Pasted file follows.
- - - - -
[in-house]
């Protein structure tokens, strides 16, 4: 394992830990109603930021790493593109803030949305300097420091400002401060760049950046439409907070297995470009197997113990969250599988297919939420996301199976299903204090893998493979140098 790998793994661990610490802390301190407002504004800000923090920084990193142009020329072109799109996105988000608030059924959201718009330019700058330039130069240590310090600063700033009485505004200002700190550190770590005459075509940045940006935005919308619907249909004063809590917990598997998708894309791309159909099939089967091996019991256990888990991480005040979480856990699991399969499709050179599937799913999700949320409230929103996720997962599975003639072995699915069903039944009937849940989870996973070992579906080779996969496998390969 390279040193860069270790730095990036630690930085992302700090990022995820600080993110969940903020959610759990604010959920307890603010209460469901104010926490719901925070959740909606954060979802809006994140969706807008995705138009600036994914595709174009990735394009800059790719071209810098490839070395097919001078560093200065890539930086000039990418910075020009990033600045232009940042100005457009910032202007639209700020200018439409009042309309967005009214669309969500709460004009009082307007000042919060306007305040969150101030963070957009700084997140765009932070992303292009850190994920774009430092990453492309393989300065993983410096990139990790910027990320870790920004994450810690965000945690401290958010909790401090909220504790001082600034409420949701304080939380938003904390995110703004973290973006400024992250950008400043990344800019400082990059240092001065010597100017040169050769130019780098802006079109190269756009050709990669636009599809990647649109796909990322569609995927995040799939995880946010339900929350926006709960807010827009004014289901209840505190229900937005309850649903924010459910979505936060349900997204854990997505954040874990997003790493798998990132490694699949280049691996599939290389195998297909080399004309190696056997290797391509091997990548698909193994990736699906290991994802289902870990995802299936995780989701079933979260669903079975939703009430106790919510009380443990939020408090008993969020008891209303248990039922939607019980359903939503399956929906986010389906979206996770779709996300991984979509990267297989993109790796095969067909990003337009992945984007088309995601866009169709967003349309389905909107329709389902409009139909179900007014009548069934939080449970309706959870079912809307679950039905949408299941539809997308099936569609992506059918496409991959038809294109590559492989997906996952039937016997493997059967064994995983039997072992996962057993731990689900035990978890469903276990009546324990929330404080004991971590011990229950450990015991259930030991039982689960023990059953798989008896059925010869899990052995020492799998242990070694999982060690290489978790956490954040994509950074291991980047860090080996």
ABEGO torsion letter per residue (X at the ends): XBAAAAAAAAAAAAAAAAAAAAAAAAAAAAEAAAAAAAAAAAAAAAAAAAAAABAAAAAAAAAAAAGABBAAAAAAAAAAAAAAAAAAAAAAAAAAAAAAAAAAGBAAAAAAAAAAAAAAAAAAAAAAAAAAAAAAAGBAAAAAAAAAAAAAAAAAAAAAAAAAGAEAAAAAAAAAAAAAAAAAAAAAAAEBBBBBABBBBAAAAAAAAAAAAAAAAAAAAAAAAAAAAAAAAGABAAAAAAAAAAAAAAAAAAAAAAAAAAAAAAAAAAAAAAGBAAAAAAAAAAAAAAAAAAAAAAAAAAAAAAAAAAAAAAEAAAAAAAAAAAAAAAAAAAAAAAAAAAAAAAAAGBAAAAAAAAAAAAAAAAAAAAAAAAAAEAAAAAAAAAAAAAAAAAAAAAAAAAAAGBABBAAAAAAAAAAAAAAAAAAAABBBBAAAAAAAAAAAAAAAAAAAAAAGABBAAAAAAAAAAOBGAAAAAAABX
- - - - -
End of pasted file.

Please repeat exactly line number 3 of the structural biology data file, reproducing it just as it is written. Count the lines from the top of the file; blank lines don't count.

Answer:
ABEGO torsion letter per residue (X at the ends): XBAAAAAAAAAAAAAAAAAAAAAAAAAAAAEAAAAAAAAAAAAAAAAAAAAAABAAAAAAAAAAAAGABBAAAAAAAAAAAAAAAAAAAAAAAAAAAAAAAAAAGBAAAAAAAAAAAAAAAAAAAAAAAAAAAAAAAGBAAAAAAAAAAAAAAAAAAAAAAAAAGAEAAAAAAAAAAAAAAAAAAAAAAAEBBBBBABBBBAAAAAAAAAAAAAAAAAAAAAAAAAAAAAAAAGABAAAAAAAAAAAAAAAAAAAAAAAAAAAAAAAAAAAAAAGBAAAAAAAAAAAAAAAAAAAAAAAAAAAAAAAAAAAAAAEAAAAAAAAAAAAAAAAAAAAAAAAAAAAAAAAAGBAAAAAAAAAAAAAAAAAAAAAAAAAAEAAAAAAAAAAAAAAAAAAAAAAAAAAAGBABBAAAAAAAAAAAAAAAAAAAABBBBAAAAAAAAAAAAAAAAAAAAAAGABBAAAAAAAAAAOBGAAAAAAABX